Hong Kong Shares Slip to Two-Month Low as Mainland Buying Tapers

  • Big players from across border selling stocks: strategist
  • Coal stocks lead weekly gain on mainland on supply worries

Hong Kong stocks fell to a two-month low, with declines accelerating in afternoon trading, as buying through an exchange link slowed and the valuation gap with mainland shares narrowed.

The Hang Seng Index closed 0.8 percent lower, extending a weekly loss to 1.8 percent. China Resources Power Holdings Co. and China Life Insurance Co. dropped more than 2.6 percent to lead the decline after Hong Kong shares traded at their smallest discount against mainland peers in almost two years earlier this month. The Shanghai Composite Index also retreated, paring a weekly gain.

“Big players from the mainland are selling shares for profit at the current high level and no newcomers are willing to buy now,” said Cliff Zhao, a strategist at China Merchants Securities HK Co. “The appeal of Hong Kong stocks is fading after the almost year-long rally. The correction will probably last until December.”

The Hong Kong gauge has slipped 4.8 percent since reaching a 13-month high in September as inflows through a trading link with Shanghai slowed to about $1 billion so far in October, from a record $8 billion last month. The index is now valued at 12.4 times reported earnings, compared with a low of 9 times in February.

The Hang Seng Index closed at 22,954.81 on Friday, the lowest since Aug. 29. The Shanghai Composite dropped 0.3 percent to 3,104.27 at the close. In Taiwan, the Taiex gauge ended 0.1 percent higher.

Bank of East Asia Ltd. lost 2.1 percent in Hong Kong. Cnooc Ltd. dropped 1.6 percent and China Life lost 2.6 percent even after reporting higher third-quarter profit.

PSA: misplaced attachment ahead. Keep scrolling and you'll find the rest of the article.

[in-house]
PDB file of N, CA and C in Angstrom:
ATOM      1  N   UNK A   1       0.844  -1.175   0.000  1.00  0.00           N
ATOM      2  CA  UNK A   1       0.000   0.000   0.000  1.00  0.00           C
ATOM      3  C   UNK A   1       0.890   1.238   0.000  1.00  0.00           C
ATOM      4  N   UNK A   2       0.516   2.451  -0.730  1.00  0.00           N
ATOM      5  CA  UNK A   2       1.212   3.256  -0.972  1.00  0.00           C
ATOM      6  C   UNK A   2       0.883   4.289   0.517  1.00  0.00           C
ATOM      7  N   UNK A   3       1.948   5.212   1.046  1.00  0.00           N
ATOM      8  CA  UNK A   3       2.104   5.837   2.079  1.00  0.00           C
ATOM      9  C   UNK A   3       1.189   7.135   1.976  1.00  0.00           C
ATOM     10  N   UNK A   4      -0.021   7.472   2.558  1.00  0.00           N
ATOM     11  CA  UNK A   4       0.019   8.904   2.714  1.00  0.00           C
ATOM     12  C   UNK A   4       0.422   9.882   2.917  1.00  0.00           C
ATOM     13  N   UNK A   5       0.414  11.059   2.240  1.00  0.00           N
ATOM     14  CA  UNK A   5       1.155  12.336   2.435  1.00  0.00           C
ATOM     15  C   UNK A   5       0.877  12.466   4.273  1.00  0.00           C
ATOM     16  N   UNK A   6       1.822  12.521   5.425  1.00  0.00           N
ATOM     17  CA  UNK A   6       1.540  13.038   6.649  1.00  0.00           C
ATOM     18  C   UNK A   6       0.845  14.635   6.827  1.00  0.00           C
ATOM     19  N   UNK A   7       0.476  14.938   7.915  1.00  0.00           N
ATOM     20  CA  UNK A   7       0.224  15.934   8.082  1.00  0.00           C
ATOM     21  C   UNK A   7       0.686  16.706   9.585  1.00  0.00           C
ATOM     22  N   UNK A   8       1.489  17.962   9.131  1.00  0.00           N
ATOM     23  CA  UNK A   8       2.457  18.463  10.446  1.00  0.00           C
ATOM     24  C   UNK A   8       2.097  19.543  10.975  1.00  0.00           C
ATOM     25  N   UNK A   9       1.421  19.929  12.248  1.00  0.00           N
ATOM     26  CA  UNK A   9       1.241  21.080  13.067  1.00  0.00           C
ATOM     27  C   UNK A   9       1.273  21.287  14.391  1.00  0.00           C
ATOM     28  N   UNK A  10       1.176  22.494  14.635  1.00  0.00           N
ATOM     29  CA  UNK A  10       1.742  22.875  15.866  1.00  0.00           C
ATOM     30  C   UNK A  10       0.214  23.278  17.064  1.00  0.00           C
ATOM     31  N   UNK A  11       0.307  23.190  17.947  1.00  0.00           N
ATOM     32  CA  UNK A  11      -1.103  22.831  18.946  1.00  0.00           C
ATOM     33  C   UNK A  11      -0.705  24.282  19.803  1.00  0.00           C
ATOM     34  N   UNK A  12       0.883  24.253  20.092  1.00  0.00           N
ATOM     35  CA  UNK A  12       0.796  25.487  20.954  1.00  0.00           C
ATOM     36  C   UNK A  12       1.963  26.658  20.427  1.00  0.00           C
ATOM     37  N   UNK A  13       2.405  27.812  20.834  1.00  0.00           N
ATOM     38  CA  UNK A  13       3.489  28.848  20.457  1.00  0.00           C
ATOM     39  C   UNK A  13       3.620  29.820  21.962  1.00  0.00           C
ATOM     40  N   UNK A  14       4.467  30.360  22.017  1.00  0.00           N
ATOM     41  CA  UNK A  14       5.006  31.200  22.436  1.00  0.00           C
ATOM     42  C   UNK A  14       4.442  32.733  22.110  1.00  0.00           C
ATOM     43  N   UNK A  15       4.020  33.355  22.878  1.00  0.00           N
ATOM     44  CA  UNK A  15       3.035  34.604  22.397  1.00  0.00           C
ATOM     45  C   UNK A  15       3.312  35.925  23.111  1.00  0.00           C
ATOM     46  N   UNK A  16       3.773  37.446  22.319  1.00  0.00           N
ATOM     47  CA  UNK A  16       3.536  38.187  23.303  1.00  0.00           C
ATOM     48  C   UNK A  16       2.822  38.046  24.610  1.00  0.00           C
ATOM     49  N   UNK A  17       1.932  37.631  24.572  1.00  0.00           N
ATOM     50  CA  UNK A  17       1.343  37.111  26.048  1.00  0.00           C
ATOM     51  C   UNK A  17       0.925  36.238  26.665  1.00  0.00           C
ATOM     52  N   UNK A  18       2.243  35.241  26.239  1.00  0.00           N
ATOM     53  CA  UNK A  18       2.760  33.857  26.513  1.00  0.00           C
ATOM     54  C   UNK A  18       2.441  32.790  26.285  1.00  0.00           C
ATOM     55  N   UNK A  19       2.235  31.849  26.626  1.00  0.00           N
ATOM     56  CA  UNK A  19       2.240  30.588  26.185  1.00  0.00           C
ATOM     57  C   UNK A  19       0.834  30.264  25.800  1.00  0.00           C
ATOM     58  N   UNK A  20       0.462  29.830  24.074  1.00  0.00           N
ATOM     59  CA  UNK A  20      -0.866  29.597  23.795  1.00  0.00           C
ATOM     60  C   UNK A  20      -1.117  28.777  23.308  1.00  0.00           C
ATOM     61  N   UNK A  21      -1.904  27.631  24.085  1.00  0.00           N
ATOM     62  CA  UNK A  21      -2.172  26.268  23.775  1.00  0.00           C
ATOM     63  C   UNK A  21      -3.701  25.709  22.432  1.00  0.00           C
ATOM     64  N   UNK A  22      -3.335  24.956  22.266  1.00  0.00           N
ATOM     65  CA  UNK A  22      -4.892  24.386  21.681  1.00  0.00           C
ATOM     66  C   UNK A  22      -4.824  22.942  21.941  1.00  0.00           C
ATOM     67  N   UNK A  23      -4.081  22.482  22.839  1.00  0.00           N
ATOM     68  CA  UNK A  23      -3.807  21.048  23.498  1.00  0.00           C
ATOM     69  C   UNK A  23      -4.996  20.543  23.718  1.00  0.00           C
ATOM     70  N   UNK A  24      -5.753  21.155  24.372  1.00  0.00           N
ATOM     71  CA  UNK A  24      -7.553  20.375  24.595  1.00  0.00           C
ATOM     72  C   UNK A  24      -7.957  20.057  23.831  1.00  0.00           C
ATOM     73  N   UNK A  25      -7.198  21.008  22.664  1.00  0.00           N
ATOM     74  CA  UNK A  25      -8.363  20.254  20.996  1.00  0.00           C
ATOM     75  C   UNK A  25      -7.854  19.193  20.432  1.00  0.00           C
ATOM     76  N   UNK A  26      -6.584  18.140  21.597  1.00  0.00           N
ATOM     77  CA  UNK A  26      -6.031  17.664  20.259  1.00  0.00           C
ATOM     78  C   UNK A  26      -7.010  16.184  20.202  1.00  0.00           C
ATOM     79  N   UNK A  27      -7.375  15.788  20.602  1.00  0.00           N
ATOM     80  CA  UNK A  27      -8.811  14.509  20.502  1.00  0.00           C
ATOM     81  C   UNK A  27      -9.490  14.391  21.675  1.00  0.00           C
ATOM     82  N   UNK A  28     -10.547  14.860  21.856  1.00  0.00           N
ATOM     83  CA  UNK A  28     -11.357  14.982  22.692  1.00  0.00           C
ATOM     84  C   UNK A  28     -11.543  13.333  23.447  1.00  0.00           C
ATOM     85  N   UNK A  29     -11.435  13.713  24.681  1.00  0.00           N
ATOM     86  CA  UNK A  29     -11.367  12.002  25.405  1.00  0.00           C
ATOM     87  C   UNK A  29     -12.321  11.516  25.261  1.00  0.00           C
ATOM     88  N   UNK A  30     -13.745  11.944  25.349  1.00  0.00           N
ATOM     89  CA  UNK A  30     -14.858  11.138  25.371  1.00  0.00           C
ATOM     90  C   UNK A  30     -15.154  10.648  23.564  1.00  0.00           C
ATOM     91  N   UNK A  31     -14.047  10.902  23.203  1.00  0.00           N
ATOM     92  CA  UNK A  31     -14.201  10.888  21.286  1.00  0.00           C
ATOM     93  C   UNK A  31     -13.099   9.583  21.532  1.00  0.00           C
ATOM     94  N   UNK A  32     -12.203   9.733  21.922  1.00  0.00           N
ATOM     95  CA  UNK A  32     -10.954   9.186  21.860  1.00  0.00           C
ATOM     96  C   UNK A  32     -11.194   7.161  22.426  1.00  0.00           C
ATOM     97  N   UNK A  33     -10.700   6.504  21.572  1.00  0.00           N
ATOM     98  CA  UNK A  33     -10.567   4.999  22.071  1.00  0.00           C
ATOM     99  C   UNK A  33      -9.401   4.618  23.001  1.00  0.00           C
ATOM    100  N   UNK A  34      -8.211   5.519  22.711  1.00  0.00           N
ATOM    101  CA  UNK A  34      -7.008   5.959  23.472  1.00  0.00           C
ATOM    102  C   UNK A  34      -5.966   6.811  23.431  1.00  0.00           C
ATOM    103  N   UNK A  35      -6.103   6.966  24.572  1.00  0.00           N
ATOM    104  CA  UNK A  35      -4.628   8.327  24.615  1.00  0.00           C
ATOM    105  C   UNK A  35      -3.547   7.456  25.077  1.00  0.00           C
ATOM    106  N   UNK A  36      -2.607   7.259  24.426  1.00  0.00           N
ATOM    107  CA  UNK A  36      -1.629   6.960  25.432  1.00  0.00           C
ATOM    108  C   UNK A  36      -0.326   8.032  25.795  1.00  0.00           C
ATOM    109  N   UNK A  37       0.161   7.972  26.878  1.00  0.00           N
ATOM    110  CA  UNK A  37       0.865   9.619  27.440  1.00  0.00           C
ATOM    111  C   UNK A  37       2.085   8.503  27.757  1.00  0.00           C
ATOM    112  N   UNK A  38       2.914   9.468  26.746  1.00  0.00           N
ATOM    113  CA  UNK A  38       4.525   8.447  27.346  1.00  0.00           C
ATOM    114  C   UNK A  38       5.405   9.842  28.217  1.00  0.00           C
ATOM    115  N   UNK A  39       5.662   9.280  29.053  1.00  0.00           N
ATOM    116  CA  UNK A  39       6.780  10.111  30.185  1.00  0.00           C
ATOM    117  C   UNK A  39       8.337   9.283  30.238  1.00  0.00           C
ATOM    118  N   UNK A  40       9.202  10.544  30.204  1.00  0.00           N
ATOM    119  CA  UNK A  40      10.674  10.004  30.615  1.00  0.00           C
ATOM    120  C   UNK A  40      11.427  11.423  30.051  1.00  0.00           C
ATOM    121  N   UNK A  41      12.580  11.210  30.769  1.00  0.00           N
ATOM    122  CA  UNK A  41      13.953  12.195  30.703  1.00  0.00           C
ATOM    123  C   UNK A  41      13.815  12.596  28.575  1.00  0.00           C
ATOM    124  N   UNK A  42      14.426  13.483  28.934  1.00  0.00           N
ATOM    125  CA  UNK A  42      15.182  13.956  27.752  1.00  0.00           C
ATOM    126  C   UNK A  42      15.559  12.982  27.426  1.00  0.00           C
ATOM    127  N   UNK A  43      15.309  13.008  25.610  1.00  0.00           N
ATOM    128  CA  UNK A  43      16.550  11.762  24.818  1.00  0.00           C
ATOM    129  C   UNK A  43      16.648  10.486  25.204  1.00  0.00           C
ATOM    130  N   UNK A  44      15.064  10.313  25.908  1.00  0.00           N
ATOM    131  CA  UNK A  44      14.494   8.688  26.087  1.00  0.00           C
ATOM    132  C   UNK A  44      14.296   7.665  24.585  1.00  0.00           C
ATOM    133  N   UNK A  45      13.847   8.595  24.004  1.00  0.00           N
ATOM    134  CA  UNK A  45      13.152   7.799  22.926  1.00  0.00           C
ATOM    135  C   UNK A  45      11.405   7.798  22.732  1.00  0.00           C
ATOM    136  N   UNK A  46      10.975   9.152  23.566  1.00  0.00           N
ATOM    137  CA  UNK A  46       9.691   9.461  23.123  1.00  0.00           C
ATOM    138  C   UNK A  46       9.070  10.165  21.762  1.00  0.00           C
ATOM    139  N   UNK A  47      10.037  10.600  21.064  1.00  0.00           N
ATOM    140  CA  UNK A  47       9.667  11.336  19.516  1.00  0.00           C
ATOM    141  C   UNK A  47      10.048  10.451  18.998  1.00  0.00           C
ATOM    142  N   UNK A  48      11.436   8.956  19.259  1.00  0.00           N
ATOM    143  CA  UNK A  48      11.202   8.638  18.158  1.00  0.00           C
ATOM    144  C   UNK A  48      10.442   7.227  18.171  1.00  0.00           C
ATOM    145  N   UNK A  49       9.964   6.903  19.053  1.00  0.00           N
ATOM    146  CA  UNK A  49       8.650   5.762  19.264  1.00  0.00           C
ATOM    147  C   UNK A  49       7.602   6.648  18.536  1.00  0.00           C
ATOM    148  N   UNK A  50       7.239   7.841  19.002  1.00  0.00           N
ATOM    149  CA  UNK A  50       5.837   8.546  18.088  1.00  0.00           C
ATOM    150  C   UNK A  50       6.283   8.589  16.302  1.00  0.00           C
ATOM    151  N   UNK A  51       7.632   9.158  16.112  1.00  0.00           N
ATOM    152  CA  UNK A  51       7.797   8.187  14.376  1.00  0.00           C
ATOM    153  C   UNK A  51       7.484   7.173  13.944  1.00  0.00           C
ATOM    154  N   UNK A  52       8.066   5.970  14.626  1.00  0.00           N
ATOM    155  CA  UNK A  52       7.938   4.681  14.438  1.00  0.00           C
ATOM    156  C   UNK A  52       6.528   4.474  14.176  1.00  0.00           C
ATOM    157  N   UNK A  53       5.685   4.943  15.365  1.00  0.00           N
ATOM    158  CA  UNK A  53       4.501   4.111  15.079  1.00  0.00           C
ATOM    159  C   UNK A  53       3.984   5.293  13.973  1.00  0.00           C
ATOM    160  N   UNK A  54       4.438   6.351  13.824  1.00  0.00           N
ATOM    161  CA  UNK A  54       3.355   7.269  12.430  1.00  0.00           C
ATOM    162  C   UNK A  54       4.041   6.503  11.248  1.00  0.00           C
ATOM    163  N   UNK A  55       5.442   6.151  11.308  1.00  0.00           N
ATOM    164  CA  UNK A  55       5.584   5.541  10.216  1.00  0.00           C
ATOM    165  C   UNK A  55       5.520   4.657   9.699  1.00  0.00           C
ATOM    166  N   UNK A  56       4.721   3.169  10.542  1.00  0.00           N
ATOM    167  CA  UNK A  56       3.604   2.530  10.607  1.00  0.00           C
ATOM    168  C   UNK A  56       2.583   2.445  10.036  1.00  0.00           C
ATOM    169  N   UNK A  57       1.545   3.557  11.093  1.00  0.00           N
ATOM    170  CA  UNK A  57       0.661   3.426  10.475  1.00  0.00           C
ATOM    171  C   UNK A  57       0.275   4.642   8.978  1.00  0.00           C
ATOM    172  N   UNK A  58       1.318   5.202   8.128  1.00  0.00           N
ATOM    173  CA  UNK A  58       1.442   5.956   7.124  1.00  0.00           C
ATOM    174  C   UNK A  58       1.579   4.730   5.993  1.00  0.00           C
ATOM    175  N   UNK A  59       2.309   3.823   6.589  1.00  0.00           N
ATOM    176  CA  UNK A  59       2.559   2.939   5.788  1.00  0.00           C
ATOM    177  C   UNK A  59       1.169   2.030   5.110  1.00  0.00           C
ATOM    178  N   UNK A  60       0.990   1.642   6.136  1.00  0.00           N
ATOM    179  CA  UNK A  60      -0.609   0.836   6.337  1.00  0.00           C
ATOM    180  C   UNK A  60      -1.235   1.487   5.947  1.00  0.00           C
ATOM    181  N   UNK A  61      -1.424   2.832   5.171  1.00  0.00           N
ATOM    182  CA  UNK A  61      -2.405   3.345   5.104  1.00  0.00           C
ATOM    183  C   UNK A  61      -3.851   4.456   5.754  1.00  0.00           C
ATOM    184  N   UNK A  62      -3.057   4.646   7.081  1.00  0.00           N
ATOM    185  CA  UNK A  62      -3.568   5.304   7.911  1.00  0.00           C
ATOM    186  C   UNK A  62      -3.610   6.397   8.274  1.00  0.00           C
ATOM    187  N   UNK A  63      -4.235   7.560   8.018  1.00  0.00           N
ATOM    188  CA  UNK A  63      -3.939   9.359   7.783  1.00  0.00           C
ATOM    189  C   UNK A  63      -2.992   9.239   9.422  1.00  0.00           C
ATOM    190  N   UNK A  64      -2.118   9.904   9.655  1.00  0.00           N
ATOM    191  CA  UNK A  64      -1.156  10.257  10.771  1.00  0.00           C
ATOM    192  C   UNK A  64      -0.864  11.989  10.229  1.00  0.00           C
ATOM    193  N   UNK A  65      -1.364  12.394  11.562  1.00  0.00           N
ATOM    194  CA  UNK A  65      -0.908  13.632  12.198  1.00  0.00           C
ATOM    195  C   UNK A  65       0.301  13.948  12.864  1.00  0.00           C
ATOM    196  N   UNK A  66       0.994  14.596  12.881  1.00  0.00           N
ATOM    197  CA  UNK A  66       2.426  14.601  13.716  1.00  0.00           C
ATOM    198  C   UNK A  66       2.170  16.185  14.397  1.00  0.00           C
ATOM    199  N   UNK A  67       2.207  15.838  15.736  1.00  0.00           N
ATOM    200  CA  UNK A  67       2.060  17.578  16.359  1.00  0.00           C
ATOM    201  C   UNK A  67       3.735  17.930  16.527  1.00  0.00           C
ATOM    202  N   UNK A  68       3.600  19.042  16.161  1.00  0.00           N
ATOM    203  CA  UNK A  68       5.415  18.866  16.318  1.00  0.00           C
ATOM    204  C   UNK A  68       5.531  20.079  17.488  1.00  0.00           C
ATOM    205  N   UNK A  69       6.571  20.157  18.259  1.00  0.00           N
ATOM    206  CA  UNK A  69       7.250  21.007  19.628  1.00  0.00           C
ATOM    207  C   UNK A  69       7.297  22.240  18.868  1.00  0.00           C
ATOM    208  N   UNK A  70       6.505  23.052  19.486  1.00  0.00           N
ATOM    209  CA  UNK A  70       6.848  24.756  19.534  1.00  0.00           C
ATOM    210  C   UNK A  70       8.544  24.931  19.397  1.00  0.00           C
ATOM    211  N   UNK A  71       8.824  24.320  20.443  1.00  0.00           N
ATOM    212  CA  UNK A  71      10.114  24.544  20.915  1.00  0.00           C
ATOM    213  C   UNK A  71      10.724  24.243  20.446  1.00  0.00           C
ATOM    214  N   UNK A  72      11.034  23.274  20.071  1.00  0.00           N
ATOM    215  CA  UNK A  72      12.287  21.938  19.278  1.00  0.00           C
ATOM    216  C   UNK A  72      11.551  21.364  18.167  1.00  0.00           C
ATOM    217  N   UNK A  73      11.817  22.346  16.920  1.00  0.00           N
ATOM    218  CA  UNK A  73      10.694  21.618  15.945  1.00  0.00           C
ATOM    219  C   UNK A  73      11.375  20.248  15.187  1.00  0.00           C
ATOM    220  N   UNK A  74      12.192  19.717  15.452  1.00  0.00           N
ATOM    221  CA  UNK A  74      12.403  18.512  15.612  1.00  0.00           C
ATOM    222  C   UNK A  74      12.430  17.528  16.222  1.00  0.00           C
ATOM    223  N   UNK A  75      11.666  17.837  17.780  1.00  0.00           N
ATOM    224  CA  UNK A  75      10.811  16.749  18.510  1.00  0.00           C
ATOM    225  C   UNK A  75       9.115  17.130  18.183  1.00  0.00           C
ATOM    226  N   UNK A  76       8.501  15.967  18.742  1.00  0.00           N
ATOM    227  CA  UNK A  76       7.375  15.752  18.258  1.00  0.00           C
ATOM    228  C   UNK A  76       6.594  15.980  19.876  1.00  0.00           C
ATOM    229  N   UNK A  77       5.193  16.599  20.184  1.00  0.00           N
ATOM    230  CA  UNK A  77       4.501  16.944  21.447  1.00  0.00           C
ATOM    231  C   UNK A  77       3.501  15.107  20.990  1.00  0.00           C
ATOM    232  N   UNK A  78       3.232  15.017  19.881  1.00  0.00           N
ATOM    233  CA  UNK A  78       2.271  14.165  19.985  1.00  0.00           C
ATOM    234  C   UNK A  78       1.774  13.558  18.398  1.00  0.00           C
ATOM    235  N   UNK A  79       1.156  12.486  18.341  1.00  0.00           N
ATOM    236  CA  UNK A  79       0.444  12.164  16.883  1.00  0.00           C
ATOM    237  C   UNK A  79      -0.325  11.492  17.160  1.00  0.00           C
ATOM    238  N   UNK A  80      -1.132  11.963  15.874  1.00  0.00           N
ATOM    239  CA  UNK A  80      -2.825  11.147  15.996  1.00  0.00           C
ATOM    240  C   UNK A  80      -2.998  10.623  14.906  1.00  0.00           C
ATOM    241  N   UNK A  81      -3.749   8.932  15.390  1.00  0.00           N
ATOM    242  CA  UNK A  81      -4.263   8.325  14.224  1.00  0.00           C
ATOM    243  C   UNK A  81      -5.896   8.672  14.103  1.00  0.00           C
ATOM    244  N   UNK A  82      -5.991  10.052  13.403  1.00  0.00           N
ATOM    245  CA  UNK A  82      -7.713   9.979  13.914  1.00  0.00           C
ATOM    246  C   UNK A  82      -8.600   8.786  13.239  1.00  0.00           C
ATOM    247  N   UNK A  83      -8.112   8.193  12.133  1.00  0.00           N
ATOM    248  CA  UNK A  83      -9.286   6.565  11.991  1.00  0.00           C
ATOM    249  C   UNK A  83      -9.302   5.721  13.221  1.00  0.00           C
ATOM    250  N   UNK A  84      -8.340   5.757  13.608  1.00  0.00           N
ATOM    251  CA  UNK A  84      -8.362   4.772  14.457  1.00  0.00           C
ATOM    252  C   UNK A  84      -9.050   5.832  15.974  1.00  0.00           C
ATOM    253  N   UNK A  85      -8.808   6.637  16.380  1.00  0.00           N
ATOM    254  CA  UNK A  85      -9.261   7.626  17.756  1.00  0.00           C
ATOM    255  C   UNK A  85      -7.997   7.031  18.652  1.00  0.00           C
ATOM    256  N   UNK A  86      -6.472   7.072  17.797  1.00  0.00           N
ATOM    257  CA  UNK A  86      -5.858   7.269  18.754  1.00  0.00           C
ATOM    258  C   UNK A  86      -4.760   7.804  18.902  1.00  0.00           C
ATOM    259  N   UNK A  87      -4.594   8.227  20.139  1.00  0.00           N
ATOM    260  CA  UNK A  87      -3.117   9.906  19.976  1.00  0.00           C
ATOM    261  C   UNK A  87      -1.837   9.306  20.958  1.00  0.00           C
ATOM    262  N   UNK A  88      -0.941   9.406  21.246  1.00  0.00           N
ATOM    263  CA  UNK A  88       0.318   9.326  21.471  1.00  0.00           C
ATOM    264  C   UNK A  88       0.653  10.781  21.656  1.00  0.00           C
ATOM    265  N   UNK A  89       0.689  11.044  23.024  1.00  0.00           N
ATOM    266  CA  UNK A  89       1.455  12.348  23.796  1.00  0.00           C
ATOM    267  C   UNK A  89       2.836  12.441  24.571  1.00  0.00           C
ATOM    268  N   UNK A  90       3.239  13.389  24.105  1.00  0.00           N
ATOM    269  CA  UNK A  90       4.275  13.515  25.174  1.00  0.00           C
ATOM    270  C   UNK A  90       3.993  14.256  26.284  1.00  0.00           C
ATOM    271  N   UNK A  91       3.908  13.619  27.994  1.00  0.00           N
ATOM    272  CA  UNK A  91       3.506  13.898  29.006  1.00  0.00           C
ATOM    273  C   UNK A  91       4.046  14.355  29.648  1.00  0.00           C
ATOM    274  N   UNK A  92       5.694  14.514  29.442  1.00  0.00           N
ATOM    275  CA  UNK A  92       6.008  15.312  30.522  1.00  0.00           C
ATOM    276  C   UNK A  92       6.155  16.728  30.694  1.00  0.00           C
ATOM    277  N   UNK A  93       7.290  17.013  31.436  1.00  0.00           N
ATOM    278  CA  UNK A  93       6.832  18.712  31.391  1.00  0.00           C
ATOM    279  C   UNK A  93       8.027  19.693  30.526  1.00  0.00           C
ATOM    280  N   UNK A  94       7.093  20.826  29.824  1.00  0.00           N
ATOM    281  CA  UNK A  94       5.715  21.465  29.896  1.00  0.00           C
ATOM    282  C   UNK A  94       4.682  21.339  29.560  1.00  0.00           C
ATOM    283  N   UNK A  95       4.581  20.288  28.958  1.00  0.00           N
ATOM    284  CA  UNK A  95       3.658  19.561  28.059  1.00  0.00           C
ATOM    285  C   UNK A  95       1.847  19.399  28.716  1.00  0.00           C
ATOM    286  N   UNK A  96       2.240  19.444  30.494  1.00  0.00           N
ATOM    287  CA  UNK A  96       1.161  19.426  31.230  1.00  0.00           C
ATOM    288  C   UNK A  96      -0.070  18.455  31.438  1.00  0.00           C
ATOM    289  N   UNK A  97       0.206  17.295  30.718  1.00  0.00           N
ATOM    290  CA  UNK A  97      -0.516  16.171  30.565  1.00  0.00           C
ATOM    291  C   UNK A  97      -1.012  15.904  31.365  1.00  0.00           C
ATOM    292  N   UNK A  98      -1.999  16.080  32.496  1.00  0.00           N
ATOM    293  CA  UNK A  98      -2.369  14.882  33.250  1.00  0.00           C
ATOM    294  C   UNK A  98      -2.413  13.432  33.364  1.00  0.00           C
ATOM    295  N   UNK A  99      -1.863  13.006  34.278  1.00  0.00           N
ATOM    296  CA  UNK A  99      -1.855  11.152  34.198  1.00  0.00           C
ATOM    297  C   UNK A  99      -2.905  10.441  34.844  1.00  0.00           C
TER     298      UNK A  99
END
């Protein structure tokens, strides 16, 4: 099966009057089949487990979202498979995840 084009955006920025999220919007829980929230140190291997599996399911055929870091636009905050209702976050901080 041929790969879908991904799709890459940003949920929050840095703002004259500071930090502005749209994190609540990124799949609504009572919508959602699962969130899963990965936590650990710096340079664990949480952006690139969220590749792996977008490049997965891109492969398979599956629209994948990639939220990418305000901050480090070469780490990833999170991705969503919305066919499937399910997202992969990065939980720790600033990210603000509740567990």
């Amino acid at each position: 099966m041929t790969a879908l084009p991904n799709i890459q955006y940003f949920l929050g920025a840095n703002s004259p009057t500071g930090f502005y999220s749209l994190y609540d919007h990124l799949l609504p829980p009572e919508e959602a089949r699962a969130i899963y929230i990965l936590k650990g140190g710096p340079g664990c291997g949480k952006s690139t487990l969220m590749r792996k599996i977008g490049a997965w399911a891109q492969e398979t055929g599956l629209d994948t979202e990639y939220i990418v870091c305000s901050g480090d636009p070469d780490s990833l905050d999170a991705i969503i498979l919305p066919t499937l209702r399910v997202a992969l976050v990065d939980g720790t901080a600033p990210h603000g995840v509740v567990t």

In mainland trading, the Shanghai Composite posted a third weekly advance as coal producers paced gains among equities on optimism supplies will remain strained as the government steps up efforts to cut excess capacity in the industry. Shaanxi Coal Industry Co. and China Coal Energy Co. both surged 12 percent for the week.

Guotai Junan Securities Co. added 0.5 percent on Friday after reporting Thursday that third-quarter net income rose from last year. Soochow Securities Co. advanced 1.2 percent after earlier reporting that net income jumped 79 percent from a year ago.

Trading volumes in Shanghai were 16 percent above the 30-day average. Still, turnover on the benchmark gauge is down more than 84 percent from the peak in June last year before the stock bubble popped, causing a $5 trillion rout.

A gauge of financial shares advanced 0.5 percent, the biggest gainer among the 10 industry groups on the CSI 300 Index. Huatai Securities Co. jumped 2.5 percent, and Sinolink Securities Co. added 1 percent.

China Construction Bank Corp. climbed 0.6 percent in Shanghai. The lender reported a 1.3 percent gain in third-quarter earnings by letting its bad-loan buffer fall below a regulatory minimum. Industrial & Commercial Bank of China Ltd., the nation’s biggest lender by assets, added 0.5 percent. ICBC is to release its earnings after the market closes.

New ’Core’

China’s Communist Party wrapped up a major four-day meeting on Thursday, while the state-run Xinhua News Agency cited an official communique as saying the ruling party declared Xi Jinping its "core." Zhang Lifan, a Beijing-based historian, said the new title "technically gives him absolute power inside the party."

Iris Pang, senior economist for Greater China at Natixis Asia Ltd. in Hong Kong, said the market reforms Xi has called for are still on the table. "The ideas of Xi being the even more centralized power of the central government and market reform can co-exist," she said.

An official manufacturing Purchasing Managers’ Index for October will remain above 50 when it is released on Nov. 1, according to the median estimate of a Bloomberg survey. That would be the third straight month of expansion.

— With assistance by Shidong Zhang

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